The design thinking process’s second stage—defining—induced another shift in participants’ practice: digging deeper. Collecting data from end users and constructing a system map allowed participants to better identify organizational challenges and potential root causes of those challenges. In a representative sentiment, one participant summarized:

When you see a problem, you’re seeing the effects of the problem. You have to dig a lot deeper to figure out what the problem actually is, and that took us a long time during this process. And we’ve been able to apply [design thinking] to other things we’ve seen. ‘Wow, we see this is a problem. What’s underneath it?’ That [approach is] sort of our first go-to now. [...] It’s kind of like a tree with roots. You see the tree, but you have to fix the roots.

Engaging in systematic, disciplined root cause analysis allowed teams to develop solutions targeting a challenge’s more covert roots (e.g., double-booking the same teachers for hallway duty and lunch duty) rather than its more visible symptoms (e.g., messy bathrooms).

Digging deeper, some workshop participants argued, incited another shift in practice: diversifying the voices involved in change efforts. While the empathy stage required participants to solicit feedback, it was the define stage in which participants applied that feedback. As the workshop progressed, teams tested their solutions, which provided their non-workshop colleagues (e.g., other staff members in their LEAs) with evidence that the feedback those colleagues provided earlier was actually reviewed and used to construct solutions. Participants from three of the nine schools shared that this overt display of staff member feedback use spurred their colleagues to offer feedback about other challenges. One participant said:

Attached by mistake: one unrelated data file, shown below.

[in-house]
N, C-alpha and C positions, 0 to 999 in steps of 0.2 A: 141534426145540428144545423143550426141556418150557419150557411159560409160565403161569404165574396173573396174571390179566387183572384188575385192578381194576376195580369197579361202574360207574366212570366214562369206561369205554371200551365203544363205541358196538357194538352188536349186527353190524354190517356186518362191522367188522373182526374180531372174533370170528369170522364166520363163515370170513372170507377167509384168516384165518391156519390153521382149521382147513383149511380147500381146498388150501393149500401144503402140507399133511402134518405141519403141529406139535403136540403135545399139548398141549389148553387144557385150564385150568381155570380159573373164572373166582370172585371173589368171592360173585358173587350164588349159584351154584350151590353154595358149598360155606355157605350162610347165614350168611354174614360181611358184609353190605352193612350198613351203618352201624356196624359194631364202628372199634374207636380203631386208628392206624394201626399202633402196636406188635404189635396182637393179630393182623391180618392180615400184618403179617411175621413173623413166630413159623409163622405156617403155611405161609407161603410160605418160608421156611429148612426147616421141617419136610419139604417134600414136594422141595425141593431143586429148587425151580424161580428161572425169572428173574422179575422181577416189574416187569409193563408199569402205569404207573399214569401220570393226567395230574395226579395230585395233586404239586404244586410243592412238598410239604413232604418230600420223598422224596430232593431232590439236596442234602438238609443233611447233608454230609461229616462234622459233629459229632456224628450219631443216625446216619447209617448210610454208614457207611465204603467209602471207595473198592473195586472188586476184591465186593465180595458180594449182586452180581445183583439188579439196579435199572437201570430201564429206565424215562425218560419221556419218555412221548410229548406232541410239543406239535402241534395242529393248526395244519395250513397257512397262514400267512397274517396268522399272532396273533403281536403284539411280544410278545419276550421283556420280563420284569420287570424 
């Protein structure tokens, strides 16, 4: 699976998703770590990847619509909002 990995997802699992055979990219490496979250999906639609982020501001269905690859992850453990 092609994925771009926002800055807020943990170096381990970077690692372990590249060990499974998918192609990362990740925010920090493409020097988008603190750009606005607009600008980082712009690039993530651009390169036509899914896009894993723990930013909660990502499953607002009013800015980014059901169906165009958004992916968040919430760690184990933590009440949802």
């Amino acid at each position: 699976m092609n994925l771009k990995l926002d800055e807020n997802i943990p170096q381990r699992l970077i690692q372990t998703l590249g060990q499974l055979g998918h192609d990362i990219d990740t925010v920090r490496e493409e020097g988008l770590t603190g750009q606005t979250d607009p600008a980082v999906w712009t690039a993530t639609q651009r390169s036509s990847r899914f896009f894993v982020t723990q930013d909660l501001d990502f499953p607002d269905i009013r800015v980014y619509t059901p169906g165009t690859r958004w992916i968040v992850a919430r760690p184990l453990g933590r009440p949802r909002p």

Now, our teachers are saying, ‘Oh, well, once we get this figured out, have you thought about this?’ People are actually bringing things to us. […] [They are] definitely more willing participants [in the change process].

This shift to solicit and incorporate colleagues’ feedback in change efforts held promise for LEAs to be more responsive to more people, which they felt increased the likelihood of buy-in and sustainment of change efforts.


Our results prompt a number of interesting points about design thinking’s use for educational change. First, we discuss design thinking in the context of educational change and then consider the process with respect to our conceptual framework on technical and adaptive challenges and transformational learning theory. We conclude with implications for practice and policy along with recommendations for future research.

Design thinking for educational change

The grammar of schooling and the traditional change paradigm represent “the way we do things around here” (Deal & Kennedy, 1982, p. 231) with respect to educational change efforts. Participants in the present study labeled the grammar and the paradigm as the “standard box” or a “wheel”—terms that implied rigidity and repeated activities that yield the same ineffective results. Our results suggest that design thinking, conversely, offered a different way for participants to think about and engage with change. The process contrasted from the traditional change paradigm in several ways, most notably by emphasizing collaboration and empathy.